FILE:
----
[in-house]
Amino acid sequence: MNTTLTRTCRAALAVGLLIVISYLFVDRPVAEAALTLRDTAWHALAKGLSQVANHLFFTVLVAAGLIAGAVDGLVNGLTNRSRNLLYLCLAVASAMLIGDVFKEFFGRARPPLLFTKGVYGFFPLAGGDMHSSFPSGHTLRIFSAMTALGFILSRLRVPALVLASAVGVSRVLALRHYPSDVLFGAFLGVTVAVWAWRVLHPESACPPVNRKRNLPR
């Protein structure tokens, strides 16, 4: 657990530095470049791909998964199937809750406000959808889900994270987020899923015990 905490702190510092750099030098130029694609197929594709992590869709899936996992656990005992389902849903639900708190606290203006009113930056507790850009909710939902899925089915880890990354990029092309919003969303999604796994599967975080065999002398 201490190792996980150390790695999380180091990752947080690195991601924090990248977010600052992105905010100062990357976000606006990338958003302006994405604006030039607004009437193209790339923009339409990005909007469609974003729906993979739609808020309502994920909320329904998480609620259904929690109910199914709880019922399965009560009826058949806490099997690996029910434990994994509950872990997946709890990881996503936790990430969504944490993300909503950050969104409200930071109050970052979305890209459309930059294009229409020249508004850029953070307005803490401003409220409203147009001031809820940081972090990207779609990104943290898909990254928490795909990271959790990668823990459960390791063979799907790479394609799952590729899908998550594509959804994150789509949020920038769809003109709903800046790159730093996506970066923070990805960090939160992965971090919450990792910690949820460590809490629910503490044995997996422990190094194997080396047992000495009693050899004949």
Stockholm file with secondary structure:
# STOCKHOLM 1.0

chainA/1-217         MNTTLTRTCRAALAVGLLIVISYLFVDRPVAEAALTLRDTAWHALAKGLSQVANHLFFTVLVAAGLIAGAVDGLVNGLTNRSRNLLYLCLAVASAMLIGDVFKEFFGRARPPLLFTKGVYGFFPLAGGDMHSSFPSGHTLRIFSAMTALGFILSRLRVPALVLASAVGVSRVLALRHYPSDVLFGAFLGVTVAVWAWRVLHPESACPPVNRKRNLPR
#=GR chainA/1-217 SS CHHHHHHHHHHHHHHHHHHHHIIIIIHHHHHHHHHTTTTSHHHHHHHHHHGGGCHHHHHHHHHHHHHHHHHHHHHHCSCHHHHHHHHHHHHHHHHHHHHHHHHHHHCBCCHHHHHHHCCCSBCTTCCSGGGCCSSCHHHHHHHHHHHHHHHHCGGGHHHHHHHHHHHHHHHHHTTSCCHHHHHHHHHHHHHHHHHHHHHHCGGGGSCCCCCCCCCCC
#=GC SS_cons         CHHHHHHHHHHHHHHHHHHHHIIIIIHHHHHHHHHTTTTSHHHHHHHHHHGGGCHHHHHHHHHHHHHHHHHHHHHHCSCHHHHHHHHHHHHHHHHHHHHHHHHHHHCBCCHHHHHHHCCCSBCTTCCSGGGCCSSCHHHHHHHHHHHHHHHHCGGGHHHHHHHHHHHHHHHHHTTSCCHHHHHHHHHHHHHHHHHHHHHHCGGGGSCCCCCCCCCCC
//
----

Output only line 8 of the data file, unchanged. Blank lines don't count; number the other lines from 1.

#=GC SS_cons         CHHHHHHHHHHHHHHHHHHHHIIIIIHHHHHHHHHTTTTSHHHHHHHHHHGGGCHHHHHHHHHHHHHHHHHHHHHHCSCHHHHHHHHHHHHHHHHHHHHHHHHHHHCBCCHHHHHHHCCCSBCTTCCSGGGCCSSCHHHHHHHHHHHHHHHHCGGGHHHHHHHHHHHHHHHHHTTSCCHHHHHHHHHHHHHHHHHHHHHHCGGGGSCCCCCCCCCCC